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Easter is not a Sunday; It's a Season
Eastertide is a period of fifty days and a week of Sundays

If you happen to be visiting a Christian church on any of the seven Sundays after what you thought was Easter and still find that Bible readings, hymns, anthems, prayers and perhaps even the sermons still make reference to Easter? This does not signify that worship leaders are reluctant to let their greatest holiday disappear from view.

Easter is a season rather than just a day.

It is actually a seven-week season called Eastertide. It is a period of fifty days beginning at sundown on the eve of Easter Sunday and lasting for six more Sundays until Pentecost. Thus Easter includes fifty days and a week of Sundays.

Like all of the major holidays of the Christian year, the season of Easter is framed around a sequence of events in the life of Jesus. In this case, it commemorates the time that Jesus spent with his disciples following the resurrection, prior to his ascension.

Tradition holds that Jesus "ascended" to God on the 40th day after the resurrection. On the church calendar this day, always a Thursday, is referred to as Ascension Day. In practice, the Ascension is sometimes "transferred" to the sixth Sunday of Easter.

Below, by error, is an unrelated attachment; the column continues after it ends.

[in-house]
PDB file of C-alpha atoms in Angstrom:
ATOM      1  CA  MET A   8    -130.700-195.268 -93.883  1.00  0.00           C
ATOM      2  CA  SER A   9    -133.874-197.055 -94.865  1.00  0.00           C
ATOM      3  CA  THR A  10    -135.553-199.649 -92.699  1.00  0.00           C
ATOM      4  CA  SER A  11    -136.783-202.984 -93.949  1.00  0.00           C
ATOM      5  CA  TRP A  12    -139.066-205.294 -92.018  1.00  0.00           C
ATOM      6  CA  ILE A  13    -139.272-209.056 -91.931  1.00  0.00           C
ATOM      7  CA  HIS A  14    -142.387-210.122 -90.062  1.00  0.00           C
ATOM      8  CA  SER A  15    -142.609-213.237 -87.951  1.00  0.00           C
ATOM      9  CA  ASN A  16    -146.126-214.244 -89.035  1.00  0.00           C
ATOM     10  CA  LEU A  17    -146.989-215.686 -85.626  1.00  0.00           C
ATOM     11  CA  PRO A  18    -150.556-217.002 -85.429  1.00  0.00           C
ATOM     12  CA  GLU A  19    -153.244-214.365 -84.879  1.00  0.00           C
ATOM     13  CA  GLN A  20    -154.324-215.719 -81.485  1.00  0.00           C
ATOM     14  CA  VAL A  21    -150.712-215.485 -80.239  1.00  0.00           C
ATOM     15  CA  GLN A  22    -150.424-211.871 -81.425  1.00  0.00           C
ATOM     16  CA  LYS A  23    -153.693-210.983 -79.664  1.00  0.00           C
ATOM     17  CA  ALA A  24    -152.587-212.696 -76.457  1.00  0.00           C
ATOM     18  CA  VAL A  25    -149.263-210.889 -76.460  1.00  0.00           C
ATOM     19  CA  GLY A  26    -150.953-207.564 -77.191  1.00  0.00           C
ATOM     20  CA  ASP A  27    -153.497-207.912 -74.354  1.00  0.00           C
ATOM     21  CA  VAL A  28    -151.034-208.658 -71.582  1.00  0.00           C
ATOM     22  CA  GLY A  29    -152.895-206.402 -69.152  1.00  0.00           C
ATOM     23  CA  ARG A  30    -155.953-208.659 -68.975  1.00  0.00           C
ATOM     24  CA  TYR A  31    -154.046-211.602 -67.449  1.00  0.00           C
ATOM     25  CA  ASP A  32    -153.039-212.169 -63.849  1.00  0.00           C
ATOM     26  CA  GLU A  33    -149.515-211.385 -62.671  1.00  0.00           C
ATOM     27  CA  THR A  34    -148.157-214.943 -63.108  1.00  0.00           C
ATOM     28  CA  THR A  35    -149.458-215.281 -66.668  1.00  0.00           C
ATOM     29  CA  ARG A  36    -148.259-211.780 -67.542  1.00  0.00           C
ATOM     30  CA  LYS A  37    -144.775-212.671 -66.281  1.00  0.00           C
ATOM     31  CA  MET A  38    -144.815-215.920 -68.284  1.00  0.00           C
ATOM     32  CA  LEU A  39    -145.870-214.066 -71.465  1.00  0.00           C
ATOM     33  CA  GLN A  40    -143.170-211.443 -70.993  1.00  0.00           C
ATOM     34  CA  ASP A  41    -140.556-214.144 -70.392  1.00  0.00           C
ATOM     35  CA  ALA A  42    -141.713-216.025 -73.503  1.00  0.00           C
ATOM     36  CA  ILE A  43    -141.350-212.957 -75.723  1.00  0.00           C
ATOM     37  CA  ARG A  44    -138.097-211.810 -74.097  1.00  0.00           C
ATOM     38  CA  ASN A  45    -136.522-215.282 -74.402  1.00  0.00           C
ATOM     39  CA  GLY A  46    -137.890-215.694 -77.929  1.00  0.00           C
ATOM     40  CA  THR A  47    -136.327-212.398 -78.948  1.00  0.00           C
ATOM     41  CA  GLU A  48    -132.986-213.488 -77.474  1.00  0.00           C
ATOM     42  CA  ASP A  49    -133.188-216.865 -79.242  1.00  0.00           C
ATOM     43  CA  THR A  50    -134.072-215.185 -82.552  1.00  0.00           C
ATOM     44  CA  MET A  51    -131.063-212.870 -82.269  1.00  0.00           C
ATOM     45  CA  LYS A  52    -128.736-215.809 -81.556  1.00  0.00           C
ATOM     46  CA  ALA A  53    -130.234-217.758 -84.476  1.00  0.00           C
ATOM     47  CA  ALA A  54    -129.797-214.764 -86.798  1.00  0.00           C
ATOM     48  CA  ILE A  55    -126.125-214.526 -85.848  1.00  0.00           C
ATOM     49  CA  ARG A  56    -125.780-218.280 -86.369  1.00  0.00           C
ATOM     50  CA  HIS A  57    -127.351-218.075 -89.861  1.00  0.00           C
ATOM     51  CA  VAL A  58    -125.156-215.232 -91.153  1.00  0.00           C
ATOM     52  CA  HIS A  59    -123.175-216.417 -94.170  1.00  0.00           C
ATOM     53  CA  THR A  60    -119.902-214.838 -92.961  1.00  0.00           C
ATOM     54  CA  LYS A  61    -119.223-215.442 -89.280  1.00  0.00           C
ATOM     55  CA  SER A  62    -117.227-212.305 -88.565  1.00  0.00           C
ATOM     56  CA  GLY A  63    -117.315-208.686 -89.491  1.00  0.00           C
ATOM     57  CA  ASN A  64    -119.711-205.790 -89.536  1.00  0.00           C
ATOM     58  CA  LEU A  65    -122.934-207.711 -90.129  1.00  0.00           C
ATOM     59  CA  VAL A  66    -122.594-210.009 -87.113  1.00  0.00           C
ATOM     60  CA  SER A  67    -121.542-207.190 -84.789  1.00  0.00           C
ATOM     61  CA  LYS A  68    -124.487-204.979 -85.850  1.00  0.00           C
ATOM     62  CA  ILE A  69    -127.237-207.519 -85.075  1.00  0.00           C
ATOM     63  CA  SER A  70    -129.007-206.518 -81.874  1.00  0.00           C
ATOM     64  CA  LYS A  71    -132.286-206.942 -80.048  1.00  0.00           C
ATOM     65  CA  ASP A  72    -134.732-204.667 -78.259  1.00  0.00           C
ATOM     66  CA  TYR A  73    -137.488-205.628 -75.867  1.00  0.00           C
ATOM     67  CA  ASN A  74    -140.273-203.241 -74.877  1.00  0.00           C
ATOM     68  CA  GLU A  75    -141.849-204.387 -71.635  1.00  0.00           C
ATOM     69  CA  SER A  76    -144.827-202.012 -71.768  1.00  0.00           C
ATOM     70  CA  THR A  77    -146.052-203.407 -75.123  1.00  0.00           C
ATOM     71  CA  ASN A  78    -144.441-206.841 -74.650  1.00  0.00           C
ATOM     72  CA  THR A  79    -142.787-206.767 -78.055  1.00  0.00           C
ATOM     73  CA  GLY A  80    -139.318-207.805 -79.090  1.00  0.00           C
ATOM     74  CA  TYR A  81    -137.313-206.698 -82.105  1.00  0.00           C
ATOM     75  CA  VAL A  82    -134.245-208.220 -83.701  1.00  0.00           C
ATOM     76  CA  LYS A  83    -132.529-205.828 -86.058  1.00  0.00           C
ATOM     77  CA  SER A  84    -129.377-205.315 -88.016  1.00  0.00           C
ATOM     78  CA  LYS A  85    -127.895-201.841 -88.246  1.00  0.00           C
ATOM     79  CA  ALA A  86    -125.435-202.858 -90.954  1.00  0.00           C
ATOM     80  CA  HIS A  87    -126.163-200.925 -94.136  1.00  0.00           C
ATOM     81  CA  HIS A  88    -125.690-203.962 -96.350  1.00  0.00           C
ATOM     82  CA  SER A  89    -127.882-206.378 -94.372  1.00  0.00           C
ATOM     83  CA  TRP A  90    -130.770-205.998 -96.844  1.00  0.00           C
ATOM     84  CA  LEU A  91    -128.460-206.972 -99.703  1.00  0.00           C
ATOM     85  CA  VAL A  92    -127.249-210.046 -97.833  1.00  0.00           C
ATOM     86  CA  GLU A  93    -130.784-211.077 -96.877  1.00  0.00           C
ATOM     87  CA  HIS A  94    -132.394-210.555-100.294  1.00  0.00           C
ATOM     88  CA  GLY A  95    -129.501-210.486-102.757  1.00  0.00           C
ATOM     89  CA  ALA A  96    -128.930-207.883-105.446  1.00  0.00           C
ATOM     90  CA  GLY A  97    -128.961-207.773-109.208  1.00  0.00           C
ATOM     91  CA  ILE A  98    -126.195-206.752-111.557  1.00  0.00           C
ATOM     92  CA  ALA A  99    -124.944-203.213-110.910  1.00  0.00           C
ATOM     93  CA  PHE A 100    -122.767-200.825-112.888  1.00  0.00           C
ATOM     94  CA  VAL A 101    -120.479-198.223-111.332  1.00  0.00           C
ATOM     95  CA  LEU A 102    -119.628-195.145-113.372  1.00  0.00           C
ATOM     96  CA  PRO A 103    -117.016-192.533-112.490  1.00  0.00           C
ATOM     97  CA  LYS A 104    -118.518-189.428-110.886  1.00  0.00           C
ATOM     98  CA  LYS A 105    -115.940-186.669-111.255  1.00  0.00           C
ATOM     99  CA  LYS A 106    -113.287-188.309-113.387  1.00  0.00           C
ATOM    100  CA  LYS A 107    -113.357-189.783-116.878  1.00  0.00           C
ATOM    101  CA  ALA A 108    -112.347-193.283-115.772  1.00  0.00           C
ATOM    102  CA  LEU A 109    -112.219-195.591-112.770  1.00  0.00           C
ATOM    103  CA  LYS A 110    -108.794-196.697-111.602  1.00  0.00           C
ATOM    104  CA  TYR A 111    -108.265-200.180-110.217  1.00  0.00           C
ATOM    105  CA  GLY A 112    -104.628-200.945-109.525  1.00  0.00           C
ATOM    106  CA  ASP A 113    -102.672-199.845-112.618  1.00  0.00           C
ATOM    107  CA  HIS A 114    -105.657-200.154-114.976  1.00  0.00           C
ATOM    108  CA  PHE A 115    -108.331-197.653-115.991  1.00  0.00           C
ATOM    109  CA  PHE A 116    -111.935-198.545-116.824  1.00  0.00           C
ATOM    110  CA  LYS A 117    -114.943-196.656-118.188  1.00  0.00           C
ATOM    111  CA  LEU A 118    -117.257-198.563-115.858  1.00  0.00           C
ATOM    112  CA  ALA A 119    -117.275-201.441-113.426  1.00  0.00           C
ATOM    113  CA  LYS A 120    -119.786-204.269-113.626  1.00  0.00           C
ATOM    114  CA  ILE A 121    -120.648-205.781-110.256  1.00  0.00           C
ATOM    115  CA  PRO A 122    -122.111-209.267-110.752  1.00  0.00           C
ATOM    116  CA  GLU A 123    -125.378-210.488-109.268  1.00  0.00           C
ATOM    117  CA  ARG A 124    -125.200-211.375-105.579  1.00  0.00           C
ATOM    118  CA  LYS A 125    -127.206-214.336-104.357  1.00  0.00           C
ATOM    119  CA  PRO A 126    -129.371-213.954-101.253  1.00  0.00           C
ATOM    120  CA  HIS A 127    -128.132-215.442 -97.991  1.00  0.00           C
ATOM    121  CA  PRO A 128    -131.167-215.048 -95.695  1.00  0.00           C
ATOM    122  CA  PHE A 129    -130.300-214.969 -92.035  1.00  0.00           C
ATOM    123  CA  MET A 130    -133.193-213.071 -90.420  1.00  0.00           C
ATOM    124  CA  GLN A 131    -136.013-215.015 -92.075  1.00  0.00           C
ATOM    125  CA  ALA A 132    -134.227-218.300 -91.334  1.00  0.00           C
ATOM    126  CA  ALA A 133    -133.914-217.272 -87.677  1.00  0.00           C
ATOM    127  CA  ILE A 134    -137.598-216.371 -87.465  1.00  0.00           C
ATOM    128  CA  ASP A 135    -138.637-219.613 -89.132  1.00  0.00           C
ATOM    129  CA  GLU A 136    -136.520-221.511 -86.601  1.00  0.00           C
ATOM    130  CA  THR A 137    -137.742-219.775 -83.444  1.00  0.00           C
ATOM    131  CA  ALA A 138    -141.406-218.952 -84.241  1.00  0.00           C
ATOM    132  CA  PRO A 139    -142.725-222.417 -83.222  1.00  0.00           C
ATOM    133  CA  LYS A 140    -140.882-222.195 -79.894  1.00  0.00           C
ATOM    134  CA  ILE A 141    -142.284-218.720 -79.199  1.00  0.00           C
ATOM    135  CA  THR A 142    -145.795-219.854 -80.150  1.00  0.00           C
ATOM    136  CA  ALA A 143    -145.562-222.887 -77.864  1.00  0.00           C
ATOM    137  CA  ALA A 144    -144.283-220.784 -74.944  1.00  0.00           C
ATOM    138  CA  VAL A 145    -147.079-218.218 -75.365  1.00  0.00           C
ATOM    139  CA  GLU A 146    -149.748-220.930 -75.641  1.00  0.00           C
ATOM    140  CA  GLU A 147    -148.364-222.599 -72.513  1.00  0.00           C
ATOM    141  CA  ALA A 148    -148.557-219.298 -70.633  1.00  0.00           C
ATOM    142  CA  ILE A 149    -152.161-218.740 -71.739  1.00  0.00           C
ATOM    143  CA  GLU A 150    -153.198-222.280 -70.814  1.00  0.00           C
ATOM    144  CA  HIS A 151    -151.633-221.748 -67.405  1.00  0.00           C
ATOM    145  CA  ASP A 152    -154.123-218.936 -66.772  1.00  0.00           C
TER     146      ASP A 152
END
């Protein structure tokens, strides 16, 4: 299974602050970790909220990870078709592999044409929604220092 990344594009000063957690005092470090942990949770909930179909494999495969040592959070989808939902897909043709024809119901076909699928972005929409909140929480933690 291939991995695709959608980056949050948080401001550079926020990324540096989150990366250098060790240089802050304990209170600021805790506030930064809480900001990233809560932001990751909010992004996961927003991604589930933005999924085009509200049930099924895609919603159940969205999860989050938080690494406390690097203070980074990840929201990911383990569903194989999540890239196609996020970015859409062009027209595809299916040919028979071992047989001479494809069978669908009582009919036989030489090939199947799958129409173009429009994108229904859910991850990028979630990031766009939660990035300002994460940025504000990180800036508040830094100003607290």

The season officially ends on Pentecost Sunday, which Christians think of as the "birthday of the church." This holiday celebrates the presence of the Holy Spirit in the life of the Church and indeed, the world.

More about Easter

More about Pentecost

More about The Holy Spirit

Charles Henderson

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The Rev. Charles P. Henderson is a Presbyterian minister and author of Faith, Science and the Future, published in 1994 by CrossCurrents Press. He is also the author of God and Science (John Knox / Westminster, 1986) which he is now rewriting to incorporate more recent developments in the conversation taking place between scientists and theologians. He has also written widely for such publications as The New York Times, The Nation, Commonweal, The Christian Century and others.

For further information about Charles Henderson.